Federica Mogherini meeting with John Kerry at the headquarters of the E.U. External Action Service in Brussels, Belgium. Image: US Department of State/Wikimedia
This article was originally published by LSE EUROPP, a blog hosted by the London School of Economics, on 24 June, 2015.
At the start of her term as the EU’s High Representative for foreign affairs, Federica Mogherini moved her office to the Berlaymont building, home of the European Commission. This move was part of her proposed strategy of working more closely with the European Parliament and the Commission and as such was an indication that the new EU foreign policy chief was not going to be catering simply to the Member States.
Since the start of her term she has been faced with growing instability both inside and outside Europe, which demand both short-term crisis responses and long-term strategic revisions. To what extent has Mogherini’s strategy of working more closely with the EU institutions in formulating EU foreign policy been prevalent in what she has done so far as the EU’s High Representative? » More
This article was originally published by USAPP, a blog on American politics and policy run by the London School of Economics and Political Science (LSE).
Political scientists have long identified a paradox in the immigration policies of wealthy Western countries. Although governments typically condemn irregular migration, assuring their electorates that they are working hard to stem any ‘illegal flows’, they often tolerate the entry and residence of substantial numbers of irregular migrants due to structural labour market demands.
In South America, on the other hand, over the course of the past 15 years many governments have turned away from the previously often openly racist ‘criminalization’ of irregular immigrants and adopted surprisingly liberal discourses of universally welcoming all immigrants, irrespective of their origin and migratory status. Instead of distinguishing between desired ‘legal’ and undesired ‘illegal’ immigrants, South American politicians stress non-discrimination, the universality of migrants’ human rights irrespective of their status. » More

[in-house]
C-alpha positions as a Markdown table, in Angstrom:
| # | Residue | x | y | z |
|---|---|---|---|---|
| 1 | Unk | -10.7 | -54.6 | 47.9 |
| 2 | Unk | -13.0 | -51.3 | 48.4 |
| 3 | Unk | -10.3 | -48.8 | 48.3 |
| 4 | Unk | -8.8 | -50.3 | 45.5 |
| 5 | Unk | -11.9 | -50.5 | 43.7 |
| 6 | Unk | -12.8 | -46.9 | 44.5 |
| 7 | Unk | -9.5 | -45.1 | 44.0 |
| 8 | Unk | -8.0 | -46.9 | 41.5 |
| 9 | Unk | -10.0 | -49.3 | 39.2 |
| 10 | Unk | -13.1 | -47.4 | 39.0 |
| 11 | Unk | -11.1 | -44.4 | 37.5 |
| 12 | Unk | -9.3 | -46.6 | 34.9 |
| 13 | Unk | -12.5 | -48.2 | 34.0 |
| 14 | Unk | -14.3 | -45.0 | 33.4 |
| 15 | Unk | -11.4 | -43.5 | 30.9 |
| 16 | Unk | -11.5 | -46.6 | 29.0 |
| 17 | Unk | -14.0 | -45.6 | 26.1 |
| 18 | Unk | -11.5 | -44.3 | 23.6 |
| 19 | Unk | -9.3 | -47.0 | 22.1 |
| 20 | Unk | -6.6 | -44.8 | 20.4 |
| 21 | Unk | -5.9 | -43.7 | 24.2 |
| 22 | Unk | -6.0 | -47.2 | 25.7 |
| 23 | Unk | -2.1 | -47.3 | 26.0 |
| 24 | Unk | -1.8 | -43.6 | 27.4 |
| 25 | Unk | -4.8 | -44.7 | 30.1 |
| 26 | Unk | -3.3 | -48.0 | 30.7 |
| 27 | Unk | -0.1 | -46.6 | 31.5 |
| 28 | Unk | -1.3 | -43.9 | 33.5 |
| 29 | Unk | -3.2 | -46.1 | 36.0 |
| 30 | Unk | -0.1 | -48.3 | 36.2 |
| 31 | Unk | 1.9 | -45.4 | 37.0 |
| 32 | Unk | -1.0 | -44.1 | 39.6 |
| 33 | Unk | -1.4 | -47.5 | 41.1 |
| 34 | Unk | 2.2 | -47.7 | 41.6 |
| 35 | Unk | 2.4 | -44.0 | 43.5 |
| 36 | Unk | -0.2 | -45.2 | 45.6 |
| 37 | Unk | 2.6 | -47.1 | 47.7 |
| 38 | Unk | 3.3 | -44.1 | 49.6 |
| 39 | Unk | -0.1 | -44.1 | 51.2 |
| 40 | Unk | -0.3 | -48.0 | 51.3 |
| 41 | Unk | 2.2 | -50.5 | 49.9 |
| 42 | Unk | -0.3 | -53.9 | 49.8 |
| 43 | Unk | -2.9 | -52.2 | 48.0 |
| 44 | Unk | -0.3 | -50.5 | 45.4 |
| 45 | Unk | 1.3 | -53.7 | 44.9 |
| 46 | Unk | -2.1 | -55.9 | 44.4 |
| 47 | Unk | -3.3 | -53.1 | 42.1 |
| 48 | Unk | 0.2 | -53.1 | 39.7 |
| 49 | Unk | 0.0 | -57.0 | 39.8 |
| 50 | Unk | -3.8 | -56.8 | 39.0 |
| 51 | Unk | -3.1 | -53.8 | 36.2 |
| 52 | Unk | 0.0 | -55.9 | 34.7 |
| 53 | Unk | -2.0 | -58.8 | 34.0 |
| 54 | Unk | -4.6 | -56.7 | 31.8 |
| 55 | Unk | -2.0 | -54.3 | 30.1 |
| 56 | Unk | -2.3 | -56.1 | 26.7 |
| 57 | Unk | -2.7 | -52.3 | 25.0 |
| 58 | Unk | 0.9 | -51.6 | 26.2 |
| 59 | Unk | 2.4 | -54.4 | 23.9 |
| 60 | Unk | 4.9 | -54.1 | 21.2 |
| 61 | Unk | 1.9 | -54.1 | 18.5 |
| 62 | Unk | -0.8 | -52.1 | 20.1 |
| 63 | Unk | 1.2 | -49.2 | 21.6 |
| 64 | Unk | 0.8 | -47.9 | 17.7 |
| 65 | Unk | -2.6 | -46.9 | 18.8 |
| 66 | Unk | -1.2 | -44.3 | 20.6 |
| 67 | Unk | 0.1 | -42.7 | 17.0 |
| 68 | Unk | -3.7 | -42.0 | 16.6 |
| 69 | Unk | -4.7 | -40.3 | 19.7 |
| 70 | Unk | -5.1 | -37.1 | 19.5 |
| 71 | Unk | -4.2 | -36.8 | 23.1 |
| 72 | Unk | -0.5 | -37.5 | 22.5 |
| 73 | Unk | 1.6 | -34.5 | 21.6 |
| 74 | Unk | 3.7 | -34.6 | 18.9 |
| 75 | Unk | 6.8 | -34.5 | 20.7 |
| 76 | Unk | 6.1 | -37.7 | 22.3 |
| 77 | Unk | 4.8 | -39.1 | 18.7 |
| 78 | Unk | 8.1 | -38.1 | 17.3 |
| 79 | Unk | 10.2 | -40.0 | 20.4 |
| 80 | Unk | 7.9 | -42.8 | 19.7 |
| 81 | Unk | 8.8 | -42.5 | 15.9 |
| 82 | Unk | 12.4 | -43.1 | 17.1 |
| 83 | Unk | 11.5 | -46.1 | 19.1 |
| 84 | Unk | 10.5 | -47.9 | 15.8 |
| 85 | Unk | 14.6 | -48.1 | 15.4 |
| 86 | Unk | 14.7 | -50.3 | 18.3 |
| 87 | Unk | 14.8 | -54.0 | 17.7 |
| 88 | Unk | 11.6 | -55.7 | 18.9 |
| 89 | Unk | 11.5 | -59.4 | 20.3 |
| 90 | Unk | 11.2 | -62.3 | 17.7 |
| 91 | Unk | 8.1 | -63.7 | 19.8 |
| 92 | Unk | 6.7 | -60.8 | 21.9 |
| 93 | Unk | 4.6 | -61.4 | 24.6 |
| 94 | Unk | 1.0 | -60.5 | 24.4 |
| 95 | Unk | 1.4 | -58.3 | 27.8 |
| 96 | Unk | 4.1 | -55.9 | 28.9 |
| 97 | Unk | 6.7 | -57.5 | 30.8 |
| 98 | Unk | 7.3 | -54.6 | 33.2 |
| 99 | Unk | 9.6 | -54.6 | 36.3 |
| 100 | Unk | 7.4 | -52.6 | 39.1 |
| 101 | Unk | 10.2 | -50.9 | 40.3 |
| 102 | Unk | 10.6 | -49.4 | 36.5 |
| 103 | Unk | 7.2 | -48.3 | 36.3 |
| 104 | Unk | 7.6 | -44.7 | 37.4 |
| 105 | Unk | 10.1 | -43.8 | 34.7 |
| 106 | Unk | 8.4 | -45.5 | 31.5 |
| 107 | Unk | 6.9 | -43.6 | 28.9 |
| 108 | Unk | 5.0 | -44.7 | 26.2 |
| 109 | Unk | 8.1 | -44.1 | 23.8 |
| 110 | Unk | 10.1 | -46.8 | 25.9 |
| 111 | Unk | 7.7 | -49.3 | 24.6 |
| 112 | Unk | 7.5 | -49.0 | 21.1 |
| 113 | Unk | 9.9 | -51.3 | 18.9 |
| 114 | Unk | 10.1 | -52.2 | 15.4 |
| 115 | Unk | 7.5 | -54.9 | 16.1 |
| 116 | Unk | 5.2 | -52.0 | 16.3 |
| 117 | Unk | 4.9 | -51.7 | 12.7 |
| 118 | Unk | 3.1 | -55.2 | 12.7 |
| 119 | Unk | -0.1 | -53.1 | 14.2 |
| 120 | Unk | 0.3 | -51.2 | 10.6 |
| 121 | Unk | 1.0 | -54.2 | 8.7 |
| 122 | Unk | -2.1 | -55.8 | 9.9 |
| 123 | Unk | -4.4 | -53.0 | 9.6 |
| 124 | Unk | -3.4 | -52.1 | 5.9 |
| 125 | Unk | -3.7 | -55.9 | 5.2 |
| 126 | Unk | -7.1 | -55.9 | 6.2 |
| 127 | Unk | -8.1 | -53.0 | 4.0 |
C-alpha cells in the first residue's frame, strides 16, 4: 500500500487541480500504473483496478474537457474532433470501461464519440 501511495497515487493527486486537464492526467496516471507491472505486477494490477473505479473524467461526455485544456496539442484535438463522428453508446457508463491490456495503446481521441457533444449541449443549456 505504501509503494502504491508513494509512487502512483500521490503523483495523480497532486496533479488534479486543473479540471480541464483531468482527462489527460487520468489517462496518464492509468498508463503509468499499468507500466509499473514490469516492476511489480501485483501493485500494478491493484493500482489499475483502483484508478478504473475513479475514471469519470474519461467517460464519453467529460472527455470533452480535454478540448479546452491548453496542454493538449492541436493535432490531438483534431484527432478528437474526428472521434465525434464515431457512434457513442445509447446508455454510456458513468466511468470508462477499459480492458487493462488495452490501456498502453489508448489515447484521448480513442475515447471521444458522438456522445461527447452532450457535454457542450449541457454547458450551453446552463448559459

A French army soldier plots a course on a map during the command post exercise portion of Exercise Steadfast Jazz. Image: US Army Europe/Flickr
This article was originally published by European Geostrategy on 31 May, 2015. Republished with permission.
The title of this article may seem like a staggeringly misplaced and ill-timed question. After all, is France not militarily engaged in Mali, the Central Africa Republic and Syria? Is Paris not involved in the type of crises that have a direct impact on European security, when so many of its fellow European states shy away from military action? Has France not jostled its way alongside London as the United States’ partner of choice on military affairs? Did France not recently agree to spend an extra €3.8 billion on defence over the next four years? » More
Latin American and Carribean Flags. Image: Cancillería del Ecuador By: Cancillería del Ecuador/Flickr
This article was originally published by Atlantic-Community.org on 29 May 2015.
The relationship between the EU and Latin America has always known large fluctuations of interest. Like other Spanish, Portuguese, and Italian EU leaders before her, High Representative Federica Mogherini seems to be a strong proponent of a deeper and more concrete dialogue with the region. She makes this clear by attending important events like the Summit of the Community of Latin American and Caribbean States (CELAC) in Costa Rica, and the EU-CELAC Civil Society Forum in Brussels. » More
It has been clear for some time that EU governments, and most of their publics, find the thought of extending military support to conflict-ridden Ukraine wholly unpalatable. Debates regarding the pros and (mostly) cons of sending European military aid and European peacekeepers have run their course throughout European capitals without much enthusiasm.
Against this background another struggle has begun to receive the attention of pundits, and rightly so. It is the long and arduous battle for a viable Ukrainian state, one that is built on a functioning democracy, a competitive economy, and the rule of law. This vision entails a process that The Economist has aptly termed de-oligarchisation and—most importantly—the ultimate objective of countering corruption. If this vision is to succeed, the EU and Ukraine will have to demonstrate that they are as committed to each other as they claim to be. » More